Category Archives: Health

Diamond Joins the Biggest Loser Club!

The embarrassing "before" photo of Diamond at his highest weight

You might have read our post on feline obesity a few months ago. If you did, you saw our housecat, Diamond, showing off his rather rotund figure. Diamond hit an all-time high weight of nearly 16 pounds and was scored as a seven out of nine on the Body Condition Scale (which made him officially obese!) around Thanksgiving of 2011, so we knew we had to take action.

Diamond’s weight loss plan

After Diamond’s shocking weigh-in, a diet plan was made based on a target weight of about 15 pounds. Because he is a master at stealing food from other cats, our technicians had to make sure all cats were fed in the back of their cages, and that Diamond was never around during morning and evening treatment times, when food is often out on counters.

Body Condition Score chart: Diamond is currently a 6.5, down from a 7

Once his diet was restricted, Diamond lost weight very quickly; his first two weekly weigh-ins showed a steep drop in weight–from his initial weight of 16 pounds to 14.94 in a few weeks! This sharp downward curve brought us to the realization that our little guy was far better at stealing food from our patients than we’d realized, as we’d been fairly conservative with his diet. His weight loss leveled off after that–he’s been losing a healthy 0.2 pounds a week since his initial few weigh-ins. To date, Diamond has lost 1.75 pounds!

Obstacles Diamond faces on his journey:

Weight loss is never easy, and Diamond has been very vocal about his struggles! Not only is he a master at stealing food from patients, Diamond has also been known to nab Sadie’s breakfast and coax treats out of employees and clients alike. In order to prevent him from excessive snacking, we have to feed him in an exam room, while Archie eats in his favorite cage and Sadie in an upstairs office.  To prevent him from complaining to the front desk staff constantly, a portion of his allotted food is set aside as “treats” to be doled out throughout the day.

If only Diamond knew we were posting unflattering photos of him on the internet...

Because Diamond is a very skilled food thief, everyone in the office needs to be on their toes! He’s managed to sneak into food supplies a few times, both by stealing from patients and by ripping into bags of food for sale, and Sadie has definitely had her breakfast stolen once or twice, but for the most part, we’ve managed to prevent episodes of thievery.

Diamond’s inactive lifestyle is also a contributing factor. When he first came to us, Diamond was obsessed with playing fetch. He would chase a toy mouse for hours! These days, he’s much less active; he’ll play for a few minutes at a time every once in a while, but his activity level is nowhere near what it used to be. We’ve been making him chase his kibble “treats” by tossing one piece at a time down the hall, and we’ve discovered he loves a particular wand toy, so that is used to engage him in small bursts of exercise. We try to get him to run around for a few minutes at a time several times daily to increase his metabolism.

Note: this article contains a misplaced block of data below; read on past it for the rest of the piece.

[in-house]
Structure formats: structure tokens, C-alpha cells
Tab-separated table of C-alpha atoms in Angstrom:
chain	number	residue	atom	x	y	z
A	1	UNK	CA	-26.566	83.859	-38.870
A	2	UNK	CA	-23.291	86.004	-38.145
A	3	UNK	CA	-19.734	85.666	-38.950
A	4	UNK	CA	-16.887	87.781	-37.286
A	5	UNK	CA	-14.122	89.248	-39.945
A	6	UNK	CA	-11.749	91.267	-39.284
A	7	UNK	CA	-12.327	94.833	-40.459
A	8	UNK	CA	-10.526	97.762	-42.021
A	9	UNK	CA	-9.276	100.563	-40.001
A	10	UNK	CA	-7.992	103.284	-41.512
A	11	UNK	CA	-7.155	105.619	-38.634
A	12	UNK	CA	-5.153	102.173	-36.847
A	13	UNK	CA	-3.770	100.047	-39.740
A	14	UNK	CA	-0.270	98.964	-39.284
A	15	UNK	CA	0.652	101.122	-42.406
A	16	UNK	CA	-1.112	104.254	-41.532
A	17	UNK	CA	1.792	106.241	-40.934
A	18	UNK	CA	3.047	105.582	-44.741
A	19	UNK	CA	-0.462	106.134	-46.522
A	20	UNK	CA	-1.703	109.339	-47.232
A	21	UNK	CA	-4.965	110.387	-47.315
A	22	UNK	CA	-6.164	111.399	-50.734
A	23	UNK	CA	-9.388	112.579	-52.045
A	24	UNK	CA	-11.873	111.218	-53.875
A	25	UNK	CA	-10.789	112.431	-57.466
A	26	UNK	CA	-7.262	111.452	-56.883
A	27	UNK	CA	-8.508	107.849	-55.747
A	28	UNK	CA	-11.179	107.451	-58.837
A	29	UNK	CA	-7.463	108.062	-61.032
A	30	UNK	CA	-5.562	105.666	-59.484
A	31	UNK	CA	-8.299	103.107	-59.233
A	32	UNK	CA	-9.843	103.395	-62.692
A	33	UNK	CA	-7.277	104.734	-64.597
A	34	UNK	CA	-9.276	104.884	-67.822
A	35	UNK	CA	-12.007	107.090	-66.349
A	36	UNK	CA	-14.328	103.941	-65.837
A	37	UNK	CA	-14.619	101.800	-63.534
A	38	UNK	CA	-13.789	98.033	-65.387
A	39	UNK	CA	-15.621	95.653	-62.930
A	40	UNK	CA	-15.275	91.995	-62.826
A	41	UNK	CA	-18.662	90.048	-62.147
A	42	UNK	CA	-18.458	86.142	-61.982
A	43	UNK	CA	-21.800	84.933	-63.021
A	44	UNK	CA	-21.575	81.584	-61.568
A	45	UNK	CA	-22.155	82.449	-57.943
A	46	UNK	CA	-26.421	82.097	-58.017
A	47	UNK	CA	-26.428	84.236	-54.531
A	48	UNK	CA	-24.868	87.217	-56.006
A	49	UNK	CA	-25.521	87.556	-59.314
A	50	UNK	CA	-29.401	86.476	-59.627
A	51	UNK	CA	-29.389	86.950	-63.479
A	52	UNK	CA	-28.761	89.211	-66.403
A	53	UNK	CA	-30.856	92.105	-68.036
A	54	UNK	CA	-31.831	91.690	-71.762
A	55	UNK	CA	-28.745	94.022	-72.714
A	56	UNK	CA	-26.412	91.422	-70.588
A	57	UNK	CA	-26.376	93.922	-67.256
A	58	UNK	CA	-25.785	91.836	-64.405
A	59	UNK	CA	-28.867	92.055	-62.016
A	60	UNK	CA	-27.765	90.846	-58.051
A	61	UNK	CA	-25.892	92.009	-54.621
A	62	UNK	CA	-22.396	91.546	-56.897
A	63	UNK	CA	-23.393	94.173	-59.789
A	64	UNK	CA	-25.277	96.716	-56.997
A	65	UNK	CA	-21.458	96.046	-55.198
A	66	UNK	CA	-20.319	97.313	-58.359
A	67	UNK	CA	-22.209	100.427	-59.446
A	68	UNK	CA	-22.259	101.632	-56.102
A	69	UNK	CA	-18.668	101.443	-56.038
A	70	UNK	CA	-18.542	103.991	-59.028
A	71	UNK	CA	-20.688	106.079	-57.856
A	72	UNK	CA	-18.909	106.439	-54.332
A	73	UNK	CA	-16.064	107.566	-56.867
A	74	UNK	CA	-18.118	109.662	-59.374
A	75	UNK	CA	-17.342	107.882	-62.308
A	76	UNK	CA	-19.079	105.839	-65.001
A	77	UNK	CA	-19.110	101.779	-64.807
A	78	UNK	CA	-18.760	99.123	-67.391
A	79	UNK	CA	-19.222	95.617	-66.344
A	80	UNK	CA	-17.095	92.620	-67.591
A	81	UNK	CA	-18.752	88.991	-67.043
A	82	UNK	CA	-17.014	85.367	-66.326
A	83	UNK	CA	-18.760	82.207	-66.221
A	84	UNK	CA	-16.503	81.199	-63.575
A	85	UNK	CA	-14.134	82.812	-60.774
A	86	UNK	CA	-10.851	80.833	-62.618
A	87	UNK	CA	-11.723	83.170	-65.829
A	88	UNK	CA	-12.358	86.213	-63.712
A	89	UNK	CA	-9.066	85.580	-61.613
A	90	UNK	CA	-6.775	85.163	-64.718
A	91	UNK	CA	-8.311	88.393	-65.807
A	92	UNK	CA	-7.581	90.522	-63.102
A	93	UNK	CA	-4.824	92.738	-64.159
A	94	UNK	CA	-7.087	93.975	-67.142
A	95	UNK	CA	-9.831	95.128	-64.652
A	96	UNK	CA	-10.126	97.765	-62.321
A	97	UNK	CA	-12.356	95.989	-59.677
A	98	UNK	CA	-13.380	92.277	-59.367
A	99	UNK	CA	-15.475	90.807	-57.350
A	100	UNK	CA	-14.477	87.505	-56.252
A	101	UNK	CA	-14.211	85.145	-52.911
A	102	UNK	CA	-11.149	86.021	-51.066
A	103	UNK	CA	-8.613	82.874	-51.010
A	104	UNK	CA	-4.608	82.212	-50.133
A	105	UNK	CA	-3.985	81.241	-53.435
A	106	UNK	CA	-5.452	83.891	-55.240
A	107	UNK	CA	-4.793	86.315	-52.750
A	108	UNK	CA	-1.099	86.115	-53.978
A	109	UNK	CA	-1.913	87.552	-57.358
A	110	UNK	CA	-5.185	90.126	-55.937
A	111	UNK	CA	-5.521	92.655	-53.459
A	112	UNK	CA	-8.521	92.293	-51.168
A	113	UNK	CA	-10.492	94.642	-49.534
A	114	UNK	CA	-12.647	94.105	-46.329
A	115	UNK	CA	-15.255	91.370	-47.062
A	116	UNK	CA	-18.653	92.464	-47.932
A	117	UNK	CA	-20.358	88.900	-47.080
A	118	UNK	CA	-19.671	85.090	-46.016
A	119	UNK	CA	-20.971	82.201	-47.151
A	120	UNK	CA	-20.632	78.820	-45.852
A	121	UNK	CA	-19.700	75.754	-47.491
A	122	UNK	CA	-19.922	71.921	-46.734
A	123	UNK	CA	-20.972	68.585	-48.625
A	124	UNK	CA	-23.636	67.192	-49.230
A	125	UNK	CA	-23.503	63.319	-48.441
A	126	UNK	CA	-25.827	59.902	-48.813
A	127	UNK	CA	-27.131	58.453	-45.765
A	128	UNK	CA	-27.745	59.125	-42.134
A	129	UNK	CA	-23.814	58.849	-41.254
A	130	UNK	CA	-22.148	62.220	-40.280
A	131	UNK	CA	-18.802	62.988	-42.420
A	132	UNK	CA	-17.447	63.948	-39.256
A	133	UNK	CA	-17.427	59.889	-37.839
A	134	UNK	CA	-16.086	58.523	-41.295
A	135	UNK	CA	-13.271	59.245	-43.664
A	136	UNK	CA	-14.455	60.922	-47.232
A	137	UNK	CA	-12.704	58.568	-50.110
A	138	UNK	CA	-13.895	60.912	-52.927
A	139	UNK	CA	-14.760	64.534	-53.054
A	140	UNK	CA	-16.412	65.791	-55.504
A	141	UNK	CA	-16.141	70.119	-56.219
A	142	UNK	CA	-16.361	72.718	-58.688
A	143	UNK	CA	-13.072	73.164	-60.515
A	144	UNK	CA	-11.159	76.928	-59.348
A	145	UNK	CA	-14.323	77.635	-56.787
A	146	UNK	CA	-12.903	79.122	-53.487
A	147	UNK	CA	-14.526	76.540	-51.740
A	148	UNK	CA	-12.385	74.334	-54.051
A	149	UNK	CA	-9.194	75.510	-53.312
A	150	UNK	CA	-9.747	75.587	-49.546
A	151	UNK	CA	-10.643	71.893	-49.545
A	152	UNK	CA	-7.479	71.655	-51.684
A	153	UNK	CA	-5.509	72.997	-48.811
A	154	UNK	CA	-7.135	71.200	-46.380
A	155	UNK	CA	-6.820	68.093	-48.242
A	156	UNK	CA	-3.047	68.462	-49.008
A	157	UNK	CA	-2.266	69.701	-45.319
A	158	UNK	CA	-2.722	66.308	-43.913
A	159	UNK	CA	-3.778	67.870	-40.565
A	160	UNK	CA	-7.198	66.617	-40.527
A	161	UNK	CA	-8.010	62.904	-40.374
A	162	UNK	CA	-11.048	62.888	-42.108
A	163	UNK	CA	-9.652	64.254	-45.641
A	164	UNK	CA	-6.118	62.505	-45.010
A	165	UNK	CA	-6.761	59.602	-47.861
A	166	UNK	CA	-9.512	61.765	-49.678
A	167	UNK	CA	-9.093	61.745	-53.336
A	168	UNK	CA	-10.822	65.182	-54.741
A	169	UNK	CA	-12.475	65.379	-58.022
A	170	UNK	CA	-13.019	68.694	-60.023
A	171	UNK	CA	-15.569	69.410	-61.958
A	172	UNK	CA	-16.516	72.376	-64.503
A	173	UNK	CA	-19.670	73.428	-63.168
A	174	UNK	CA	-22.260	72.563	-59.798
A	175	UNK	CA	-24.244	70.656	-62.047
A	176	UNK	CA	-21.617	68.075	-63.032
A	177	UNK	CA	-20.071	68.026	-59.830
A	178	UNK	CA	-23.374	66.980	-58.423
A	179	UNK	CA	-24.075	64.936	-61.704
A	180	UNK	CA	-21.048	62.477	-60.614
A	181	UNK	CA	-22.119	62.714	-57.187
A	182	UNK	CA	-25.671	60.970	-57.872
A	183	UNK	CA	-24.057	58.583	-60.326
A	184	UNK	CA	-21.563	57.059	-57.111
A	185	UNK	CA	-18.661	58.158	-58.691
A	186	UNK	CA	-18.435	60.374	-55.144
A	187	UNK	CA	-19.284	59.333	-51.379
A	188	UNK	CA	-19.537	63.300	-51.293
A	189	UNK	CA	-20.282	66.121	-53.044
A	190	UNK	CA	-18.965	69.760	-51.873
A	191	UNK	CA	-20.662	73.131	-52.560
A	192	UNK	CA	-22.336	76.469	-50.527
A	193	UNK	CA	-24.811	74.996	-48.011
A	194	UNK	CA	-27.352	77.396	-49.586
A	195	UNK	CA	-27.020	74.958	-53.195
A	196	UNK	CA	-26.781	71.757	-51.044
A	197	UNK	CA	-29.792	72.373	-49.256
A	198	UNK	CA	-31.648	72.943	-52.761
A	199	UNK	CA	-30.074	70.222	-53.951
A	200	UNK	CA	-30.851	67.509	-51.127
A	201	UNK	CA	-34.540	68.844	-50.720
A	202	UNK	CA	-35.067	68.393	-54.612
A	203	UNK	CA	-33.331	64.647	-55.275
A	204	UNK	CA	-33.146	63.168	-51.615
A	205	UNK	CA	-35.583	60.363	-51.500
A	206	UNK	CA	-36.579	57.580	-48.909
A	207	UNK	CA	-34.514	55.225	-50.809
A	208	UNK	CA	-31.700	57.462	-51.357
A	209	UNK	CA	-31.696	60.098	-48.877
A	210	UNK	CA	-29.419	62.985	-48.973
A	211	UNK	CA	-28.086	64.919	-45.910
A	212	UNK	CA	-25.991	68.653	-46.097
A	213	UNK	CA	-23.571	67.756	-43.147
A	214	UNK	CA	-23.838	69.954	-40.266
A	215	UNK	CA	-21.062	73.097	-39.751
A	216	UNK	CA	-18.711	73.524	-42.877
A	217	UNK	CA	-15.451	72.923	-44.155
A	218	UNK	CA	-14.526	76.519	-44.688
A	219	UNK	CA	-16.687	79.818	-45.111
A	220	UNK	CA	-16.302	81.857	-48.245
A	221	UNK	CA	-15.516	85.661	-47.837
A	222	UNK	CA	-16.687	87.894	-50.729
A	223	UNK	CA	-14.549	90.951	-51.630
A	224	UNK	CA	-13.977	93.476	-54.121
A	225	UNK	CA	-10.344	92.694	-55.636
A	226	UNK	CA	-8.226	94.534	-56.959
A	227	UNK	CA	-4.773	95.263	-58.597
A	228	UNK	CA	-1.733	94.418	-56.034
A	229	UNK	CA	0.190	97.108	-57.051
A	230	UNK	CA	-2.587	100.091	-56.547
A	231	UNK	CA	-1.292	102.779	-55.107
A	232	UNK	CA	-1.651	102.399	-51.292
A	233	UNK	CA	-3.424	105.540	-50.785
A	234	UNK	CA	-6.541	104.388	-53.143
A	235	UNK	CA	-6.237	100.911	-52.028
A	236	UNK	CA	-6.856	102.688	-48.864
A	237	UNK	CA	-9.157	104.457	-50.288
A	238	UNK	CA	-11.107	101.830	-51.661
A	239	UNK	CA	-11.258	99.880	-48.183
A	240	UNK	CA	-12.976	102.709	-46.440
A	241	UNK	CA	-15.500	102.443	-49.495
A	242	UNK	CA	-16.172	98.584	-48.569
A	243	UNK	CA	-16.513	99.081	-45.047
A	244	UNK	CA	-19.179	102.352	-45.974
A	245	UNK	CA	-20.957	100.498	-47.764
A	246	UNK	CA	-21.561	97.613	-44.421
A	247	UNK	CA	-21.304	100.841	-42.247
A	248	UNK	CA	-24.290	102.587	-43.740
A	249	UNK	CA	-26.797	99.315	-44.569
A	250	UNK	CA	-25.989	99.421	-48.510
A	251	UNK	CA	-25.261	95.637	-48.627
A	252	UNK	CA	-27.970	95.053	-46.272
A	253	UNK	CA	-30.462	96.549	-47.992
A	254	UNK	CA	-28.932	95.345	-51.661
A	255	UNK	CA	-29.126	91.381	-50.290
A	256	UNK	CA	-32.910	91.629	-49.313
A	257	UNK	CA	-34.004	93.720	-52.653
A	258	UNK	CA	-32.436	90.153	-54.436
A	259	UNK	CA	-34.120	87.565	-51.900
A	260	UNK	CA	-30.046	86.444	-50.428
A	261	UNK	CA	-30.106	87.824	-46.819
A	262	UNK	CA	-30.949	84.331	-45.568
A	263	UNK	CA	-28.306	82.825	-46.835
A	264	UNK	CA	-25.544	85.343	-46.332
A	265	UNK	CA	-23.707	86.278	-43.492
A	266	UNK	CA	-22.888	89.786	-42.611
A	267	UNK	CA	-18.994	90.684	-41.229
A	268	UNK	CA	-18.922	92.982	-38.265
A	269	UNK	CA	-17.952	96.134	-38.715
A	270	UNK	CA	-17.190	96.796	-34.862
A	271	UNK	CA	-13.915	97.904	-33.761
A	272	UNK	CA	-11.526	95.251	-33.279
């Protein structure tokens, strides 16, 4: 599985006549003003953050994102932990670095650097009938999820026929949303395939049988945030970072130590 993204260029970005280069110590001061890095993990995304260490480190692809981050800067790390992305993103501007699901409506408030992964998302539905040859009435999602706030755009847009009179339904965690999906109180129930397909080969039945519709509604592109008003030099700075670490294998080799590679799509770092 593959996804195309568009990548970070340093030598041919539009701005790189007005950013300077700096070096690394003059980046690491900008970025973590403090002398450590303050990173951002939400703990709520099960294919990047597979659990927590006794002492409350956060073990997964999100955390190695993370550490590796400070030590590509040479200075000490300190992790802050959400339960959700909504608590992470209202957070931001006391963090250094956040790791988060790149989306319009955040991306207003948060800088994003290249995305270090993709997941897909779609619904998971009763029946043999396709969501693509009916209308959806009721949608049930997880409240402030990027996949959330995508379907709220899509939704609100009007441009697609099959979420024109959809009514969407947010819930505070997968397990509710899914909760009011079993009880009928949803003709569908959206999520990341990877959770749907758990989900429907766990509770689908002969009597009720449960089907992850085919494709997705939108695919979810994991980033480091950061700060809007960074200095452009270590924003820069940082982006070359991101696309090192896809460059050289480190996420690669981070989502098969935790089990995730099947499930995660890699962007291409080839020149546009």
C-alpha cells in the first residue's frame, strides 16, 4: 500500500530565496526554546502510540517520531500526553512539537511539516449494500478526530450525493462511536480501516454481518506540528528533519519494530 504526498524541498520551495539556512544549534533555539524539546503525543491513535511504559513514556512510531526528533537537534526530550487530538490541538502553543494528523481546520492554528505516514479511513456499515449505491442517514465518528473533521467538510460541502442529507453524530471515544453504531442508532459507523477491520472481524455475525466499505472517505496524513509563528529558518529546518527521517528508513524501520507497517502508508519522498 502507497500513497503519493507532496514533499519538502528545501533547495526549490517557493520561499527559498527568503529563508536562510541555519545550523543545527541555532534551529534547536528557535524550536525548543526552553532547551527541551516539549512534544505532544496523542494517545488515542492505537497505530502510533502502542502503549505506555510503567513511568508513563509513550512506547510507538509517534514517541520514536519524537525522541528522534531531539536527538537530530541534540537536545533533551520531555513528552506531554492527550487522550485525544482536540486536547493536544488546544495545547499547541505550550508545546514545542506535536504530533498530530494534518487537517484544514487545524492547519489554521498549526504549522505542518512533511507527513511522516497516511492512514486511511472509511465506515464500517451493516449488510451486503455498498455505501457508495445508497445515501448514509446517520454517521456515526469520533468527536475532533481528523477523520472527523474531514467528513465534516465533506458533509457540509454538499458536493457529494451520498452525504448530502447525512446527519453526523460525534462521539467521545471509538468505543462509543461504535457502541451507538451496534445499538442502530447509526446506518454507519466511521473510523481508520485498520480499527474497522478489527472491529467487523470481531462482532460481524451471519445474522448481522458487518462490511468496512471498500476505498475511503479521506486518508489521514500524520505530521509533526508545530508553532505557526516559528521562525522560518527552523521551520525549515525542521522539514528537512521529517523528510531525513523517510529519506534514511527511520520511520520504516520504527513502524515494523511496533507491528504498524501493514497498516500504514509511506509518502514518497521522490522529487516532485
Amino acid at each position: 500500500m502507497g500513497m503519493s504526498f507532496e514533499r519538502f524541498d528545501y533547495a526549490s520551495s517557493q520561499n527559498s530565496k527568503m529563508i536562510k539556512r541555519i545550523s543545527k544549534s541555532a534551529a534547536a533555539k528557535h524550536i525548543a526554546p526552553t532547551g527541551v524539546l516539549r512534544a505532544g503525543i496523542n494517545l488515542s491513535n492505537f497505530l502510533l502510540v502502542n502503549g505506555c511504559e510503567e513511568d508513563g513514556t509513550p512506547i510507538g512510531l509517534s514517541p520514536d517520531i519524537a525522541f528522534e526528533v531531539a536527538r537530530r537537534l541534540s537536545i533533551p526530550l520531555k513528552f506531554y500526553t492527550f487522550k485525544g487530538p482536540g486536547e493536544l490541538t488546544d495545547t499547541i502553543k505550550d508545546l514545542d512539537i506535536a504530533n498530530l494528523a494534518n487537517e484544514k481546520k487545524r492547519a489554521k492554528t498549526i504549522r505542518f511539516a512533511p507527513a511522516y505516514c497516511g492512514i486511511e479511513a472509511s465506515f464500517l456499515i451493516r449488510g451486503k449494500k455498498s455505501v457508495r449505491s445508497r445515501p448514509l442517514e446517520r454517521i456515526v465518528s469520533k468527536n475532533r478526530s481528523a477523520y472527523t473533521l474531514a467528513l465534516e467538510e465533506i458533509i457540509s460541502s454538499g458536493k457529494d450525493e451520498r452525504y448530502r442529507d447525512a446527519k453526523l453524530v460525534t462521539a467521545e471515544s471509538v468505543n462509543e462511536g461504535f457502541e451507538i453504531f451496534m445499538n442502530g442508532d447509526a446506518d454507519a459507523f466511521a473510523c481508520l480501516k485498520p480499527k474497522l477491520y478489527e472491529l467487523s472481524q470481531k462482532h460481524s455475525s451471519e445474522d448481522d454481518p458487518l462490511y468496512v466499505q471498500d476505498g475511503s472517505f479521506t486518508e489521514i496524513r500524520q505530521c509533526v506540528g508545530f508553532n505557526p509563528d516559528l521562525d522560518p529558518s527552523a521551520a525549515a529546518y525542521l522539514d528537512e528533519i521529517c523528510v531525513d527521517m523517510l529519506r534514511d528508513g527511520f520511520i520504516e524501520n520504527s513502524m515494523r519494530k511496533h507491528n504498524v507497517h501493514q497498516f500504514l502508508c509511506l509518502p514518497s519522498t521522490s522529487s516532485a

Diamond dreaming of food

Diamond’s progress

As of today, Diamond weighs 14.3 pounds, which is the lightest he’s been in years. Our hope is to get him down to about 12.5 pounds, though we will re-assess his goal weight at each weigh-in.


Why we’re publicly embarrassing our handsome friend

We see overweight and obese cats on a daily basis. We try our best to stress to owners how important it is to get their kitties to a healthy weight, but we’re often met with resistance due to a variety of circumstances. Some of the reasons people are resistant to dieting their cats include feeding more than one cat, having a cat used to eating all day long, having a very vocal cat who begs for food, changing feeding schedules from once daily or all day to several times daily, and fears that their cat will resent them. Some people even prefer their cats chunky because they feel it’s cute, despite knowing this excess weight is harmful. We hope that sharing Diamond’s story (and demonstrating that he’s adorable at any weight!) will help people who are hesitant about weight control feel confident that they can manage it.

We will be updating everyone on Diamond’s weight loss journey from time to time. We think it’s important for cat owners to realize it can be done, regardless of how many cats are in your household or how much your kitty loves to eat!

Chronic Renal Failure pt. 3: Subcutaneous Fluids

In our last two posts, we discussed Chronic Renal Failure and how it is managed. Today, we’re going to give step-by-step instructions on how to administer subcutaneous fluids, one of the key treatments for animals with renal disease.